Legislative session opens; Jindal to speak at 1 p.m.

The 2014 session of the Louisiana Legislature convened at noon with lawmakers expected to take up a range issues from medial marijuana to educational standards before the session ends by 6 p.m. June.

As the first day gets going, Gov. Bobby Jindal will speaks to a joint session at 1 p.m.

Already, seven bills have been filed that would change penalties for simple possession of marijuana and to expand the use the drug for medical purposes.

Education will likely be a big issue also.

After months of rallies, skirmishing and bickering, the volatile issue of the Common Core academic standards is set for a showdown in the Louisiana Legislature.

Dozens of bills are expected around the issue, and the outcome will determine what students from kindergarten through 12th grade will be taught for the 2014-15 school year and beyond.

Backers say the standards will better prepare students for college and careers by requiring more stringent courses and will allow for state-by-state comparisons on student achievement.

“It does promote the idea that we no longer just compete with ourselves for jobs,” said Chas Roemer, president of the state Board of Elementary and Secondary Education.

“Our students will need to compete with students around the country and around the world,” said Roemer, who lives in Baton Rouge.

Opponents say Common Core has ignited anger in the public in a way rarely seen in the Legislature.

“They just don’t like it,” said state Rep. Brett Geymann, R-Lake Charles and a leader of the anti-Common Core drive. “And they are coming 100 miles per hour in wanting us to get rid of this.”

The 2014 regular legislative session begins at noon Monday.Adjournment is set for June 2.

More than a dozen bills on the academic goals have already been filed in the House.

They include measures to shelve Common Core, phase it in, scrap the national test that goes with it and add new privacy to student data that critics say the overhaul is endangering.

State Rep. Cameron Henry, R-Metairie, who wants to scrap Common Core, said the sheer volume of the opposition is significant.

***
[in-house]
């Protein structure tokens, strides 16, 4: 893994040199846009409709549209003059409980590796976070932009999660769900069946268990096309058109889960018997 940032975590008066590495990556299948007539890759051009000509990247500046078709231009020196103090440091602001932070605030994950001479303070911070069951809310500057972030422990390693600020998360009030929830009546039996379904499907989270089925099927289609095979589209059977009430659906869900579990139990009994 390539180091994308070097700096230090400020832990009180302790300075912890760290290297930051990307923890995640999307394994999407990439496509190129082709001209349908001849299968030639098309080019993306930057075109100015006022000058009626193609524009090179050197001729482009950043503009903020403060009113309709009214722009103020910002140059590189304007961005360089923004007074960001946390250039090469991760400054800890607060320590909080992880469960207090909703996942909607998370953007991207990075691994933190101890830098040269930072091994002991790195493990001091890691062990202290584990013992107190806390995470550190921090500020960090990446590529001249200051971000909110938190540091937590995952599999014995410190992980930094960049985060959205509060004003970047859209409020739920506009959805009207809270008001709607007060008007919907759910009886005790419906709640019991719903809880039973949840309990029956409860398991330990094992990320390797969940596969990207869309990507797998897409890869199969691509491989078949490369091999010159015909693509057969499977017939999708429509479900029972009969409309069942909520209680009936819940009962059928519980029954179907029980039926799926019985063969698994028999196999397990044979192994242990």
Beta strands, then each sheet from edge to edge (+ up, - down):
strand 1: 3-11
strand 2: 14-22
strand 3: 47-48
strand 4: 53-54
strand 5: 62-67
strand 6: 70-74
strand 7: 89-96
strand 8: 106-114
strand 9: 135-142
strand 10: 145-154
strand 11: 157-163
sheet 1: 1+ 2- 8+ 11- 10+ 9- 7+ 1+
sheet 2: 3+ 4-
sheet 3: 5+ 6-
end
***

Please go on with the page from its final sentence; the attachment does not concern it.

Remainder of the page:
“Just by the number of bills that have been filed and by the significant push by parents throughout the state, it almost demands that we make some movement in getting parents more comfortable with these standards,” Henry said.

Common Core is a set of standards in reading, writing and math that Louisiana and 44 other states have adopted.

Specific topics are spelled out year by year, with state and local school districts left to hammer out the curriculum on how to meet those goals.

Students here and in 17 other states will then be quizzed next spring on a test called the Partnership for Assessment of Readiness for College and Careers, which is one of two testing consortiums that states have adopted.

Most of the other states are in a separate consortium.

The standards were adopted by the state Board of Elementary and Secondary Education in 2010 without fanfare, and BESE reiterated its support earlier this year.

However, controversy has been bubbling for months at special legislative hearings, BESE and local school boards, especially in southeast Louisiana.

Critics say Common Core is being forced on local schools by the Obama administration, that the standards are unproven and that it is being pushed on students by big companies looking for profits.

Geymann says one concern tops the rest.

“The one thing that I think crosses all these lines is the loss of local control,” he said. “I think we can all come to the table on that.”

Geymann has filed a proposal — House Bill 381 — that would set up a commission of teacher union leaders, principals, superintendents, classroom teachers and others to draft new academic standards.

Senate Education Committee Chairman Conrad Appel, R-Metairie, a top backer of Common Core, disagrees.

He said Georgia considered doing something similar but dropped the plan amid concerns about a price tag of $100 million or more.

Appel said Common Core will benefit students.

“This appears to be an avenue we can take to say that Louisiana kids can learn just as well as kids in North Carolina and Ohio and wherever else around the country,” he said.

State Rep. Patricia Smith, D-Baton Rouge, a member of the House Education Committee, says the standards will offer valuable snapshots on what students know.

“I hear from parents that go to other states and their children are sometimes two years behind,” said Smith, a former member of the East Baton Rouge Parish School Board.

“We need to be competitive globally,” she said.

Yet Smith and others contend the rollout of Common Core has caused problems.

Scott Richard, executive director of the Louisiana School Boards Association, said his group was one of the first to back tougher academic standards.

Richard said an initial curriculum was promised by state education leaders, which caused local school districts to back off.

He said that changed in 2012, when local school districts were given the responsibility.

“Now that has made another 360, and we are back working with the department,” Richard said.

Richard said those and other glitches “have really caused a lot of anxiety for our teachers.”